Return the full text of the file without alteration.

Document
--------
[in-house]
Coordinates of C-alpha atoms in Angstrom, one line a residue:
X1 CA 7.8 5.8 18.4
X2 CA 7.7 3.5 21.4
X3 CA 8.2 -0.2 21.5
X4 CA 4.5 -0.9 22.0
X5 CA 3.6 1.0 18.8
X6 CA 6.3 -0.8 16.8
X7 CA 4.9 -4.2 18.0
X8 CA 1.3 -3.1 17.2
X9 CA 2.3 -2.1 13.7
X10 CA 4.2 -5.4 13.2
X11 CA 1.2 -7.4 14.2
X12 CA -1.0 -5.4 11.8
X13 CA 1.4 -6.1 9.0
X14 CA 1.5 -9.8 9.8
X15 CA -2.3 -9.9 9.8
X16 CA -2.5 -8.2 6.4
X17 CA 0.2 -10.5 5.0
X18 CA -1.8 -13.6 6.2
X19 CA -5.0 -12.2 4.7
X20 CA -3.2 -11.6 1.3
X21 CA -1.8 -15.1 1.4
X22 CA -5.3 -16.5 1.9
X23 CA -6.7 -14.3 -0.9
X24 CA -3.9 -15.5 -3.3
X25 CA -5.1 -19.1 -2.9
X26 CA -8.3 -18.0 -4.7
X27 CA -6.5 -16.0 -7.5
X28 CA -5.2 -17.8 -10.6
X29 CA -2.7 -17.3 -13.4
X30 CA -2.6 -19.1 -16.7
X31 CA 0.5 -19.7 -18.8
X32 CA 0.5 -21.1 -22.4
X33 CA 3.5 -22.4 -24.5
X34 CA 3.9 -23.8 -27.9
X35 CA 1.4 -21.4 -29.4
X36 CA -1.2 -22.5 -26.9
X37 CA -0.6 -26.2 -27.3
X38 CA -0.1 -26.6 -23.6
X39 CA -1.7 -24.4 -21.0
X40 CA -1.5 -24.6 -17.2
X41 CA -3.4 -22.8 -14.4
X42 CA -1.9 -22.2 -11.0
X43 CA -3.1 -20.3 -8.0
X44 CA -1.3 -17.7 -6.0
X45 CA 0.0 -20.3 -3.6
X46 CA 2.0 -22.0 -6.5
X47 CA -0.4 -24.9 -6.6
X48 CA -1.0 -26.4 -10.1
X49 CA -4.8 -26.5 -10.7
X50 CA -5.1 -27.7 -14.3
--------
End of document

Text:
[in-house]
Coordinates of C-alpha atoms in Angstrom, one line a residue:
X1 CA 7.8 5.8 18.4
X2 CA 7.7 3.5 21.4
X3 CA 8.2 -0.2 21.5
X4 CA 4.5 -0.9 22.0
X5 CA 3.6 1.0 18.8
X6 CA 6.3 -0.8 16.8
X7 CA 4.9 -4.2 18.0
X8 CA 1.3 -3.1 17.2
X9 CA 2.3 -2.1 13.7
X10 CA 4.2 -5.4 13.2
X11 CA 1.2 -7.4 14.2
X12 CA -1.0 -5.4 11.8
X13 CA 1.4 -6.1 9.0
X14 CA 1.5 -9.8 9.8
X15 CA -2.3 -9.9 9.8
X16 CA -2.5 -8.2 6.4
X17 CA 0.2 -10.5 5.0
X18 CA -1.8 -13.6 6.2
X19 CA -5.0 -12.2 4.7
X20 CA -3.2 -11.6 1.3
X21 CA -1.8 -15.1 1.4
X22 CA -5.3 -16.5 1.9
X23 CA -6.7 -14.3 -0.9
X24 CA -3.9 -15.5 -3.3
X25 CA -5.1 -19.1 -2.9
X26 CA -8.3 -18.0 -4.7
X27 CA -6.5 -16.0 -7.5
X28 CA -5.2 -17.8 -10.6
X29 CA -2.7 -17.3 -13.4
X30 CA -2.6 -19.1 -16.7
X31 CA 0.5 -19.7 -18.8
X32 CA 0.5 -21.1 -22.4
X33 CA 3.5 -22.4 -24.5
X34 CA 3.9 -23.8 -27.9
X35 CA 1.4 -21.4 -29.4
X36 CA -1.2 -22.5 -26.9
X37 CA -0.6 -26.2 -27.3
X38 CA -0.1 -26.6 -23.6
X39 CA -1.7 -24.4 -21.0
X40 CA -1.5 -24.6 -17.2
X41 CA -3.4 -22.8 -14.4
X42 CA -1.9 -22.2 -11.0
X43 CA -3.1 -20.3 -8.0
X44 CA -1.3 -17.7 -6.0
X45 CA 0.0 -20.3 -3.6
X46 CA 2.0 -22.0 -6.5
X47 CA -0.4 -24.9 -6.6
X48 CA -1.0 -26.4 -10.1
X49 CA -4.8 -26.5 -10.7
X50 CA -5.1 -27.7 -14.3